Sunday, May 31, 2015

Park vs. Arboretum: What’s the Difference?


Many people refer erroneously to Morris Arboretum as a ‘park’. In fact, Morris Arboretum of the University of Pennsylvania is not a park; it is an arboretum which is a botanical garden specializing in trees.

Here are 5 differences between a park and arboreta/botanical garden:

  1. Parks are intended mostly for recreation vs. arboreta/botanical gardens which focus on Plant Science Research, Education, Conservation and Horticultural Display.
  2. Parks have functional landscapes and plantings such as playing fields and picnic groves, vs. arboreta/botanical gardens’ curated labeled living collections, interpreted exhibits, and managed habitat areas.
  3. Parks are typically publicly funded by taxes vs. arboreta/botanical gardens which are typically community supported by gifts, memberships and use fees.
  4. Parks encourage sports and dog walking vs. arboreta/botanical gardens where sports and pets are not permitted.
  5. Parks typically trend toward monoculture with little biodiversity (with exceptions for managed natural areas) vs. arboreta/botanical gardens, which are typically high in biodiversity.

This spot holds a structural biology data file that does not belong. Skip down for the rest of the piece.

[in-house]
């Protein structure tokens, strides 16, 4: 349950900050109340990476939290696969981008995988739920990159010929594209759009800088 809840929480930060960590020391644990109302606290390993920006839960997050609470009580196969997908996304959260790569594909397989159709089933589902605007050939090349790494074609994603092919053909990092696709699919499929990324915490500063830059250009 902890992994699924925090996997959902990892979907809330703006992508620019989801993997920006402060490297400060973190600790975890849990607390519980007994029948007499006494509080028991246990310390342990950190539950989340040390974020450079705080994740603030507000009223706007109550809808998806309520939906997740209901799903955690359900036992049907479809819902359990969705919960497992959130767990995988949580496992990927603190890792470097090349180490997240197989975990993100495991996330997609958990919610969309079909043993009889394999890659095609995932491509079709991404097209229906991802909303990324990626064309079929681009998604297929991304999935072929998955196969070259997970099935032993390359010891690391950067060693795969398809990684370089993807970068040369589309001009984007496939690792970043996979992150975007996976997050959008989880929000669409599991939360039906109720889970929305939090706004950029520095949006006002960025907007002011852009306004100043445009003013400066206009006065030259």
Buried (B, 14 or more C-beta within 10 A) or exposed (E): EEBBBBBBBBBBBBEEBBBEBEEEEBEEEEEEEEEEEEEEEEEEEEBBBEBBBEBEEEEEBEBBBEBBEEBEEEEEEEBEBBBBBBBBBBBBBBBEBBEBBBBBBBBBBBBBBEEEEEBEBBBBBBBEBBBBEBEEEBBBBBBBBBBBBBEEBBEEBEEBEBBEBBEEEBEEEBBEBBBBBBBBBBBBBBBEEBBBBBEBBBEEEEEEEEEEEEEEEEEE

So now you know the difference! Share your knowledge with friends.

Article contributed by Susan Crane, Director of Marketing, Morris Arboretum

2 comments:

  1. Friend of Morris ArboretumJune 2, 2015 at 10:21 AM

    I am a Morris Arboretum member and public garden enthusiast. Thank you for writing this article to shed light on the important differences between parks and arboreta/botanical gardens! I would like to point out though that arboreta/botanical gardens often have their own unique aims/focuses, with missions that do not all include Plant Science Research, Education, Conservation and Horticultural Display. Some arboreta/botanical gardens solely focus on conservation and do not emphasize horticultural display; on the other hand, the primary aim of other arboreta/botanical gardens is to create an oasis of beauty and focus very little on educational activities or research. In addition, different arboreta/botanical gardens possess varying rules that apply to their grounds. For instance, there are several arboreta in the U.S. that do in fact allow leashed dogs (examples include Cornell Plantations and the U.S. National Arboretum).

    There is a big world of public gardens out there, each unique and beautiful in their own way!

    ReplyDelete
    Replies
    1. Excellent points! Thank you for your thoughtful and insightful contribution to this topic. Morris Arboretum is lucky to be part of the more than 30 public garden in the Philadelphia area and each have their own unique and important focus as public gardens/arboreta. We hope more people like yourself take an interest in learning about these special places and all that they offer.

      Delete

There was an error in this gadget